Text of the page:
Plaintiff Dawn Nettles has asked the Court of Appeals for the 5th District in Dallas for an en banc reconsideration of its decision to grant immunity to GTECH (n/k/a IGT) the private contractor that operates the Texas Lottery. In Nettles’ Motion for En Banc Reconsideration, Nettles’ appellate attorney, Peter Kelly, asked the entire Dallas Court of Appeals to reconsider the earlier decision by a three-judge panel of that court.
The phrase “en banc” is French. It means “on the bench” which is where judges sit. There are thirteen judges on the Court of Appeals for the 5th District in Dallas. Appeals are randomly assigned to three-judge panels to hear the arguments of counsel and to draft legal opinions. If a party is disappointed with the opinion issued by the three-judge panel, a motion for reconsideration en banc can be filed to ask all thirteen judges on the Court to reconsider the opinion of the three-judge panel. Motions for en banc reconsideration are rarely successful. One appellate specialist ressearched the topic and opined that fewer than 10 to 20% of en banc mations are granted. However, he was still of the opinion that it is important to file en banc motions in appropriate cases.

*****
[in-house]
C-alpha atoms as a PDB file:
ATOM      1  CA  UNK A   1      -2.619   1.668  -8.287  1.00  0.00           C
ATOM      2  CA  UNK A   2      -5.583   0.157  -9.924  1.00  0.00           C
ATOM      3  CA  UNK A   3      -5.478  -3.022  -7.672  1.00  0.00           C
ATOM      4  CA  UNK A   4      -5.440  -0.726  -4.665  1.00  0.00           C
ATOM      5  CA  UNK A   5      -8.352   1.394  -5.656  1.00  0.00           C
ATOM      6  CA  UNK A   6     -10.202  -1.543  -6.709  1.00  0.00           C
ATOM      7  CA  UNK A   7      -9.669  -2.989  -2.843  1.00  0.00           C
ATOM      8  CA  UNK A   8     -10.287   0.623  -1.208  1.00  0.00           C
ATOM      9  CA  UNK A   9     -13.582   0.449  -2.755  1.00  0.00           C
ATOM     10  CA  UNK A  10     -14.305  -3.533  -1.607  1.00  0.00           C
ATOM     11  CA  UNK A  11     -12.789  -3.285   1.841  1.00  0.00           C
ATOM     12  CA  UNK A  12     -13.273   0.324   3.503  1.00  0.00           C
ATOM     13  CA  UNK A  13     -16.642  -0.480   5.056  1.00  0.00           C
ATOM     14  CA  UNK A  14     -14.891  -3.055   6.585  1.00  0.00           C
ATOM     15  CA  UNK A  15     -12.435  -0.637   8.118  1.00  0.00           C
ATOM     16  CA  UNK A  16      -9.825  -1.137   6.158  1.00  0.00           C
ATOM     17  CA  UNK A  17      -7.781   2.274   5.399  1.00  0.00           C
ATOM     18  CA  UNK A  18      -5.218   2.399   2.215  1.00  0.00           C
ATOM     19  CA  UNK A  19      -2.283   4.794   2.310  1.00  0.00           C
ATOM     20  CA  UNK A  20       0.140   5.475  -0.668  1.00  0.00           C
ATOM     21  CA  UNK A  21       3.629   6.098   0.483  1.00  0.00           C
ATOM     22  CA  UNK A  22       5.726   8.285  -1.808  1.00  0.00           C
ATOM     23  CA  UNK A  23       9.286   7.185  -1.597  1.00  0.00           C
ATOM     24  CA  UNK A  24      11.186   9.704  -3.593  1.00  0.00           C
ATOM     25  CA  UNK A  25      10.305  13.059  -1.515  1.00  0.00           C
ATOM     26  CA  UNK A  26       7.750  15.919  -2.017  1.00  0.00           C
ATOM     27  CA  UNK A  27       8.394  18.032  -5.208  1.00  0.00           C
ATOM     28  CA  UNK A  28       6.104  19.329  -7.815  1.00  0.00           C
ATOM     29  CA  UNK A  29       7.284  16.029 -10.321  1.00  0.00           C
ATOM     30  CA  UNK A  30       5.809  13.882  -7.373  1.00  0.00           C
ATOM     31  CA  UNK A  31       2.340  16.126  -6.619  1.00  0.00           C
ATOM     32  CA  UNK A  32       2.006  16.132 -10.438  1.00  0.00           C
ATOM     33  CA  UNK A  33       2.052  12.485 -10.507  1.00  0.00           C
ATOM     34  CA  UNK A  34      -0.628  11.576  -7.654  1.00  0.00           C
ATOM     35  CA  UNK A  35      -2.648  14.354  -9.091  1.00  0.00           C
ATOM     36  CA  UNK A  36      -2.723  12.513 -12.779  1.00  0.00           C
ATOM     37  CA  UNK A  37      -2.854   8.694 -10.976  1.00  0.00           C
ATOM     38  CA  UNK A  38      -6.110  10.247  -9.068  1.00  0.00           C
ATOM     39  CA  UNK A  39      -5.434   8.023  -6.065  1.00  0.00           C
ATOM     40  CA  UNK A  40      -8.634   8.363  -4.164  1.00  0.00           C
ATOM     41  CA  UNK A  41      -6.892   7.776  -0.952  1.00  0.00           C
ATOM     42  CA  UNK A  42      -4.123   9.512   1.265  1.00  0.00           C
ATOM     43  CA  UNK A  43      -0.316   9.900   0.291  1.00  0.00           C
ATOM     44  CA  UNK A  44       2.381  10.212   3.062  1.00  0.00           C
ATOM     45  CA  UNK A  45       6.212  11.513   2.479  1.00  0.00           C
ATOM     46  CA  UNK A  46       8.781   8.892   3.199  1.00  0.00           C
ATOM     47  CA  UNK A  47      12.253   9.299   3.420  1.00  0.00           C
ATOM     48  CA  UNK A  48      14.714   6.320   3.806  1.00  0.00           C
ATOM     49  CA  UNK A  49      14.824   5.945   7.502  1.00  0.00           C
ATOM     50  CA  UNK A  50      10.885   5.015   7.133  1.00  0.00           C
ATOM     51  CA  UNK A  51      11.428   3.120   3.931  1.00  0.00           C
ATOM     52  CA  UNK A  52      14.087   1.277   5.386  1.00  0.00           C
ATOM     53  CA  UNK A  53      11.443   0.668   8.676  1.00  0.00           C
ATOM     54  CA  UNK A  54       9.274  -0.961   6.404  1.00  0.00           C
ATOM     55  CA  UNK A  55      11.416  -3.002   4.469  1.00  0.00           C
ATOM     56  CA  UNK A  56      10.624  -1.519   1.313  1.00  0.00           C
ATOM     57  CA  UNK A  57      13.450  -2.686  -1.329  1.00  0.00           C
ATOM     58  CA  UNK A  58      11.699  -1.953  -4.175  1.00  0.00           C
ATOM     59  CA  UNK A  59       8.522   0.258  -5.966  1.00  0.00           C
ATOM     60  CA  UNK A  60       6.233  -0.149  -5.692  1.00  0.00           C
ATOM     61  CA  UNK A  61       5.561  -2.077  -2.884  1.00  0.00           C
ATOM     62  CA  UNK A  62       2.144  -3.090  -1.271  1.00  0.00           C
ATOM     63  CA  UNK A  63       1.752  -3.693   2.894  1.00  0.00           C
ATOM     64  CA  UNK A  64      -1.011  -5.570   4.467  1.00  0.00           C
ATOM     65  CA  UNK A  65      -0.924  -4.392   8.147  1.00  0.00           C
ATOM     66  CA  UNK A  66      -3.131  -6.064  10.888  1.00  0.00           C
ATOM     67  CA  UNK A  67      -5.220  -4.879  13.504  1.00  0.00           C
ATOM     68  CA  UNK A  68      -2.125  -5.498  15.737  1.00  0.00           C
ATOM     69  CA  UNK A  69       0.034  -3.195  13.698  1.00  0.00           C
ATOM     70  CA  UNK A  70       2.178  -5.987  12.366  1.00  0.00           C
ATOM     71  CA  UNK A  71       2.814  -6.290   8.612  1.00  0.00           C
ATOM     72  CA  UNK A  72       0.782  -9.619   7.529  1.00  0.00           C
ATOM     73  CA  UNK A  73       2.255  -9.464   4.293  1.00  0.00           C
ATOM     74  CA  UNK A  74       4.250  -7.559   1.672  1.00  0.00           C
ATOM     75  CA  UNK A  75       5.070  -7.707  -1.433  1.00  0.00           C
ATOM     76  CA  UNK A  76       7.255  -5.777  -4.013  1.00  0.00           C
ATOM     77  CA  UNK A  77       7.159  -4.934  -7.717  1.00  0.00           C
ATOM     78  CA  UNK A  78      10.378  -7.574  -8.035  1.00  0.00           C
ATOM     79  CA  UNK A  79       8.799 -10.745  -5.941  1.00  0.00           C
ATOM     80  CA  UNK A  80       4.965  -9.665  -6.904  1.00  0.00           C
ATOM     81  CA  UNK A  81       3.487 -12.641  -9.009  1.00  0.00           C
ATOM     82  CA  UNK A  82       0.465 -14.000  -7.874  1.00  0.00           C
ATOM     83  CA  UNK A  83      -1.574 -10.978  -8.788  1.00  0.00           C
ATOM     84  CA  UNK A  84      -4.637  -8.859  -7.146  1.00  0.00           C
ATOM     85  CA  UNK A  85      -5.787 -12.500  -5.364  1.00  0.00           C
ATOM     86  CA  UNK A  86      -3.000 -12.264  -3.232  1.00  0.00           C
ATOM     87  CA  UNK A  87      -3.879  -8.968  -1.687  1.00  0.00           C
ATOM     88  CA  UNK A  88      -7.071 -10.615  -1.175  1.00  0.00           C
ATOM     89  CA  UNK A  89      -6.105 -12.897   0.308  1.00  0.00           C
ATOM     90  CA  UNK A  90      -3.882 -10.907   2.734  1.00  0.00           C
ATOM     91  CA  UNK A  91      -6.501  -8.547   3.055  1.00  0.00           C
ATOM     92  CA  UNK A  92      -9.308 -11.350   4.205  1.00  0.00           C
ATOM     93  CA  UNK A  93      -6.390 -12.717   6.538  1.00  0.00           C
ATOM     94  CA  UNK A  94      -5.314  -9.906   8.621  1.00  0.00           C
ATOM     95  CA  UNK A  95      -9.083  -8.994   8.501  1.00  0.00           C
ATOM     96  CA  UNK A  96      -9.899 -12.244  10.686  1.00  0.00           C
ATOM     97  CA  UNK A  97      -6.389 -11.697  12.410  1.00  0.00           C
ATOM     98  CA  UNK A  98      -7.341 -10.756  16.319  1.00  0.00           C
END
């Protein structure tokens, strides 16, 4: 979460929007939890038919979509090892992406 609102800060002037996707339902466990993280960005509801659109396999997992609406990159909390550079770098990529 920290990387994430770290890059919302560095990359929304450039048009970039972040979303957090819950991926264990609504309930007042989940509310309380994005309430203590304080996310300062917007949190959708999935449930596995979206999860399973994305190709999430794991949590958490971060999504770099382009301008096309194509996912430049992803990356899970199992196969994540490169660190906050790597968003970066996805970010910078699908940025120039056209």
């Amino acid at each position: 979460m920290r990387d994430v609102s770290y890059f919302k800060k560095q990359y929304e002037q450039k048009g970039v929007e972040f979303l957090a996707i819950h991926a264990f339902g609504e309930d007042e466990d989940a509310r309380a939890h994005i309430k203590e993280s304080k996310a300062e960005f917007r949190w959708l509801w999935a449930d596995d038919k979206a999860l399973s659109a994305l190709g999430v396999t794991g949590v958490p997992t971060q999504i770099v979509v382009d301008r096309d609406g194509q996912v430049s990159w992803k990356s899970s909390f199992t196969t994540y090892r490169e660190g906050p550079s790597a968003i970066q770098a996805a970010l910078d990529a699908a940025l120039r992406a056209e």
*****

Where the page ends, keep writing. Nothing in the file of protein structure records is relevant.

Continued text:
The original opinion that granted GTECH immunity from fraud lawsuits was written by Justice Martin Richter who is not currently an active member of the 5th District Court. He was originally appointed to the court in September of 2000 by Governor George W. Bush. He remained a Justice of the court until 2012 when he was defeated in the Republican primary. Justice Richter’s opinion was joined by the other two members of the panel, Justice Elizabeth Lang-Miers, and Justice Lana Myers.